Wednesday, December 30, 2009

Almost silver, part 8

(I'm picking up from where I left off in part 6)

In three years…

That was what we said when people asked when we were planning to get married. My mother thought three years was too long. We were already in our mid-20s. Other people said the same. My mother, especially, thought that women should get married and start having children before 30. They had to think of their biological clock.

In the days and weeks that followed our Los Banos commitment on July 7, Fiance and I spent much of our free time together. Our romance developed faster than our newsletter, which up to that time was still in the process of coming out with the first issue! We eventually realized that we didn't want to wait that long. We said we'd get married "next year" .

But even this started to feel like forever. We were sure of ourselves anyway. So on August 17, we decided to get married in December of that year. We had four months to prepare.

The first thing we did was to inform both sets of parents and schedule the pamamanhikan, we called Summit Meeting. This was when the guy's parents formally asked the girl's parents for their approval of the marriage. It may include more than just the couple's parents. Uncles and aunties might participate (which I asked not to happen in my case).

During the pamamanhikan, the guy's parents were in effect courting the girl's parents on his behalf. Sometimes it did not go smoothly. There might even be tears. The girl's side might give the guy a hard time or make whatever demands. I had seen this happen when my parents were occasionally asked to join and give moral support in a pamamanhikan, especially in sensitive cases (e.g. the couple had eloped). I tagged along at least three times as a child.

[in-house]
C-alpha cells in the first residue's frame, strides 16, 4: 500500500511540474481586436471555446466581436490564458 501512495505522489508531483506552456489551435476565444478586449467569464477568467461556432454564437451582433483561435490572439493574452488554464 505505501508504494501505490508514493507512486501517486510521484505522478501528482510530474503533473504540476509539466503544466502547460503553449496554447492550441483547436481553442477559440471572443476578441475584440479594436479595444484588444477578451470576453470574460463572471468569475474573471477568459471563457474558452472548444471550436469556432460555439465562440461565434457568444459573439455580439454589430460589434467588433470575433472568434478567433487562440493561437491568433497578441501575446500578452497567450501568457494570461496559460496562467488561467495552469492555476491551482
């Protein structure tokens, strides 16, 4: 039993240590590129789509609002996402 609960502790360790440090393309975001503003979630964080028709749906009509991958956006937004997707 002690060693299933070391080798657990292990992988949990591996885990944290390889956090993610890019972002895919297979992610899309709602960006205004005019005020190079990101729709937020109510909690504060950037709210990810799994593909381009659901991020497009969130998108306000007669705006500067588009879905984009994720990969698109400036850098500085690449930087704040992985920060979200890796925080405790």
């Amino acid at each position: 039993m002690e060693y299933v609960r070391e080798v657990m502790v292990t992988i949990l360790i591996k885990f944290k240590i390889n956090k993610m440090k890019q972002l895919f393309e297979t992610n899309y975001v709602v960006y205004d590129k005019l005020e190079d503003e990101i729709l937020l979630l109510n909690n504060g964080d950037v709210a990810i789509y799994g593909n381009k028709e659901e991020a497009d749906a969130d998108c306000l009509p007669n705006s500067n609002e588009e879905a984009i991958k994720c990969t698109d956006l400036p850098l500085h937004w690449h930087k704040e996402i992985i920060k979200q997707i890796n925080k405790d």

In my case, my parents had no qualms at all concerning my marriage or choice of spouse. "Ikaw naman ang makikisama (you will be the one going to live with him)," as my mother often said. Besides, I had already graduated from the university. I was free to date and get married.

My future in-laws' pamamanhikan was just a matter of formality. It was also their first time to meet my parents. I remember them bringing a kaing (big basket) of sweet lanzones to our house. We served them a dish that my best friend helped prepare. The talks went well. The four parents got along from the start. It helped that they all loved to talk. There was no uneasy silence.




Lanzones fruit
(image from gypsysoul73.blogspot.com)



In the end, the only thing my father asked was to have our wedding on December 14 during the new moon. Fiance and I believed any moon was like another, but we gave him that. We agreed to move our date one week earlier. The earlier the better.



My 1985 planner says "THE BIG DAY" on two dates. Dec 21 was our first choice, "God-willing".


So there, our marriage had our parents' blessings. Meanwhile, we had already started taking care of other things like applying for a marriage license at Quezon City hall (I believe applicants' names were posted publicly in case one was already married) and making to-do lists and schedules. I also started attending cooking lessons at my friend's house. I was eager to learn to cook more than tinola.

We also attended the required family planning seminar also at the city hall (ahh, I can't forget this one because the middle-aged female instructor couldn't stop giggling while talking about the condom. We are all getting married here, come on.), consulted with a doctor for natural family planning options and possible fertility tests (which she did not approve for us), went for marriage counseling with our wedding sponsors, met with the officiating minister, etc… We also went through an engagement handbook together which was a big help in the planning process.

We had four months to prepare and a shoestring budget. We wanted a garden wedding. Could we pull it off?

(To be concluded)

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